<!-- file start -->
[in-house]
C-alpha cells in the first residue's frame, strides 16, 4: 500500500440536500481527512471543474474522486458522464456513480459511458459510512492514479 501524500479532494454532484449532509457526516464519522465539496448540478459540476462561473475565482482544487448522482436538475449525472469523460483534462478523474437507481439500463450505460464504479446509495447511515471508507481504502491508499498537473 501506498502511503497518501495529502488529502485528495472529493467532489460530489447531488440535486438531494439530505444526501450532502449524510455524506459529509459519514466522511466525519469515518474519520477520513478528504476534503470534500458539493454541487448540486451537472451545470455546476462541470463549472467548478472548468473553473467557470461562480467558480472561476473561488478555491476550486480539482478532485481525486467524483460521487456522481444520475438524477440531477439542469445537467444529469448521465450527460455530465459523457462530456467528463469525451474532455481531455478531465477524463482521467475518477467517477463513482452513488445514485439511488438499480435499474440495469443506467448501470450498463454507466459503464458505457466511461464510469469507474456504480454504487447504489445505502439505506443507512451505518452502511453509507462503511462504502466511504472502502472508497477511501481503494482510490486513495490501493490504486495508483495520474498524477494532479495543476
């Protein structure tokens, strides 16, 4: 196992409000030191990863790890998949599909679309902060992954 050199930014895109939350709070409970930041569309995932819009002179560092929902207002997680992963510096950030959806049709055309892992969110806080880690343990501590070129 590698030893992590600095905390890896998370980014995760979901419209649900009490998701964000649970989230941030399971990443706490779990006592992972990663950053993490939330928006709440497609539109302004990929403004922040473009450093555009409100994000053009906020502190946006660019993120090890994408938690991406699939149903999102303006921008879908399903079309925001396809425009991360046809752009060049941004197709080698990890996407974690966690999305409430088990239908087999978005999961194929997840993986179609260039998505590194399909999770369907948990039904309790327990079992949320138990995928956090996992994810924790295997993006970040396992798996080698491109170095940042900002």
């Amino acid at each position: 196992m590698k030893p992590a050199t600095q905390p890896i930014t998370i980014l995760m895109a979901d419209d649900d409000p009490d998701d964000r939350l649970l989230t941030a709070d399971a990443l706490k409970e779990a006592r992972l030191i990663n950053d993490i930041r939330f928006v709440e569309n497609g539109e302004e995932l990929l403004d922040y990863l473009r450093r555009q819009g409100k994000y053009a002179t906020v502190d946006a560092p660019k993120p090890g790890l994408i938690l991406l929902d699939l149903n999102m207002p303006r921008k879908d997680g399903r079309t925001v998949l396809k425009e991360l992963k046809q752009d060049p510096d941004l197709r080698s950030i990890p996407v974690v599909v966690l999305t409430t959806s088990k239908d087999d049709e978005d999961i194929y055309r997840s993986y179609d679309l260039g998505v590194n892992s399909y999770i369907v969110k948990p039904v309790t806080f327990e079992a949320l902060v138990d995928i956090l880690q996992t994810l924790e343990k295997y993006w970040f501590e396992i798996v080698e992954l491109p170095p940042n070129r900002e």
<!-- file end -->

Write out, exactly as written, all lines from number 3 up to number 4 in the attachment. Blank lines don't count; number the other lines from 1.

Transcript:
């Protein structure tokens, strides 16, 4: 196992409000030191990863790890998949599909679309902060992954 050199930014895109939350709070409970930041569309995932819009002179560092929902207002997680992963510096950030959806049709055309892992969110806080880690343990501590070129 590698030893992590600095905390890896998370980014995760979901419209649900009490998701964000649970989230941030399971990443706490779990006592992972990663950053993490939330928006709440497609539109302004990929403004922040473009450093555009409100994000053009906020502190946006660019993120090890994408938690991406699939149903999102303006921008879908399903079309925001396809425009991360046809752009060049941004197709080698990890996407974690966690999305409430088990239908087999978005999961194929997840993986179609260039998505590194399909999770369907948990039904309790327990079992949320138990995928956090996992994810924790295997993006970040396992798996080698491109170095940042900002």
């Amino acid at each position: 196992m590698k030893p992590a050199t600095q905390p890896i930014t998370i980014l995760m895109a979901d419209d649900d409000p009490d998701d964000r939350l649970l989230t941030a709070d399971a990443l706490k409970e779990a006592r992972l030191i990663n950053d993490i930041r939330f928006v709440e569309n497609g539109e302004e995932l990929l403004d922040y990863l473009r450093r555009q819009g409100k994000y053009a002179t906020v502190d946006a560092p660019k993120p090890g790890l994408i938690l991406l929902d699939l149903n999102m207002p303006r921008k879908d997680g399903r079309t925001v998949l396809k425009e991360l992963k046809q752009d060049p510096d941004l197709r080698s950030i990890p996407v974690v599909v966690l999305t409430t959806s088990k239908d087999d049709e978005d999961i194929y055309r997840s993986y179609d679309l260039g998505v590194n892992s399909y999770i369907v969110k948990p039904v309790t806080f327990e079992a949320l902060v138990d995928i956090l880690q996992t994810l924790e343990k295997y993006w970040f501590e396992i798996v080698e992954l491109p170095p940042n070129r900002e």